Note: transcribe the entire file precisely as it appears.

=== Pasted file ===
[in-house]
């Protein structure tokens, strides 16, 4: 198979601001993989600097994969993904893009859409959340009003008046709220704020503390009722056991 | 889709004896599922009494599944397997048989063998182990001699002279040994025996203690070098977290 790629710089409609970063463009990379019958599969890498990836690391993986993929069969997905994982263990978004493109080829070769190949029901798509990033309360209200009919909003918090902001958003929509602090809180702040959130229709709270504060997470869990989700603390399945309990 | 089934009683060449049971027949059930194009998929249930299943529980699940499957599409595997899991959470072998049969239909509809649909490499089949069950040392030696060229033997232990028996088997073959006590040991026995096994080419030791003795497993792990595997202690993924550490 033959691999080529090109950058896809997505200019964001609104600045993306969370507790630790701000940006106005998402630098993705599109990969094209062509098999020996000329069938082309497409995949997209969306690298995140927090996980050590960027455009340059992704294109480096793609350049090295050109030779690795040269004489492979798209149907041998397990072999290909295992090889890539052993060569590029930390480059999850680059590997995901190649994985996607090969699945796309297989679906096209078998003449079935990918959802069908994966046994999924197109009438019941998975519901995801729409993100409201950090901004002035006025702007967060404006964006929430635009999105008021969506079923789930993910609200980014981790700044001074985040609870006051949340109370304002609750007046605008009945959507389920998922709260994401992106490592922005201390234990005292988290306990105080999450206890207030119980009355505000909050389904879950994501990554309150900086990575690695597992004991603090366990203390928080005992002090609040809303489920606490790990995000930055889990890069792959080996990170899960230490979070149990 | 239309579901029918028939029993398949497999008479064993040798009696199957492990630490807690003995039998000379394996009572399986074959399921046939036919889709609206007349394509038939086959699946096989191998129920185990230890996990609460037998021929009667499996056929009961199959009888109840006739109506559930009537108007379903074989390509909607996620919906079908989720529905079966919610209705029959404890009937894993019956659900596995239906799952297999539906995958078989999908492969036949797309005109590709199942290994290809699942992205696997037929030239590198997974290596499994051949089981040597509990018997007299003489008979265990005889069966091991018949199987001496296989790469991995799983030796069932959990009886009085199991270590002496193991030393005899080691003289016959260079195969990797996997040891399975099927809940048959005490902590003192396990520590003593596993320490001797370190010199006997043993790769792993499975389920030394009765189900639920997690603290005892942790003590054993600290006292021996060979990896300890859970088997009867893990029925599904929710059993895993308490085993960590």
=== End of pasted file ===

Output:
[in-house]
């Protein structure tokens, strides 16, 4: 198979601001993989600097994969993904893009859409959340009003008046709220704020503390009722056991 | 889709004896599922009494599944397997048989063998182990001699002279040994025996203690070098977290 790629710089409609970063463009990379019958599969890498990836690391993986993929069969997905994982263990978004493109080829070769190949029901798509990033309360209200009919909003918090902001958003929509602090809180702040959130229709709270504060997470869990989700603390399945309990 | 089934009683060449049971027949059930194009998929249930299943529980699940499957599409595997899991959470072998049969239909509809649909490499089949069950040392030696060229033997232990028996088997073959006590040991026995096994080419030791003795497993792990595997202690993924550490 033959691999080529090109950058896809997505200019964001609104600045993306969370507790630790701000940006106005998402630098993705599109990969094209062509098999020996000329069938082309497409995949997209969306690298995140927090996980050590960027455009340059992704294109480096793609350049090295050109030779690795040269004489492979798209149907041998397990072999290909295992090889890539052993060569590029930390480059999850680059590997995901190649994985996607090969699945796309297989679906096209078998003449079935990918959802069908994966046994999924197109009438019941998975519901995801729409993100409201950090901004002035006025702007967060404006964006929430635009999105008021969506079923789930993910609200980014981790700044001074985040609870006051949340109370304002609750007046605008009945959507389920998922709260994401992106490592922005201390234990005292988290306990105080999450206890207030119980009355505000909050389904879950994501990554309150900086990575690695597992004991603090366990203390928080005992002090609040809303489920606490790990995000930055889990890069792959080996990170899960230490979070149990 | 239309579901029918028939029993398949497999008479064993040798009696199957492990630490807690003995039998000379394996009572399986074959399921046939036919889709609206007349394509038939086959699946096989191998129920185990230890996990609460037998021929009667499996056929009961199959009888109840006739109506559930009537108007379903074989390509909607996620919906079908989720529905079966919610209705029959404890009937894993019956659900596995239906799952297999539906995958078989999908492969036949797309005109590709199942290994290809699942992205696997037929030239590198997974290596499994051949089981040597509990018997007299003489008979265990005889069966091991018949199987001496296989790469991995799983030796069932959990009886009085199991270590002496193991030393005899080691003289016959260079195969990797996997040891399975099927809940048959005490902590003192396990520590003593596993320490001797370190010199006997043993790769792993499975389920030394009765189900639920997690603290005892942790003590054993600290006292021996060979990896300890859970088997009867893990029925599904929710059993895993308490085993960590």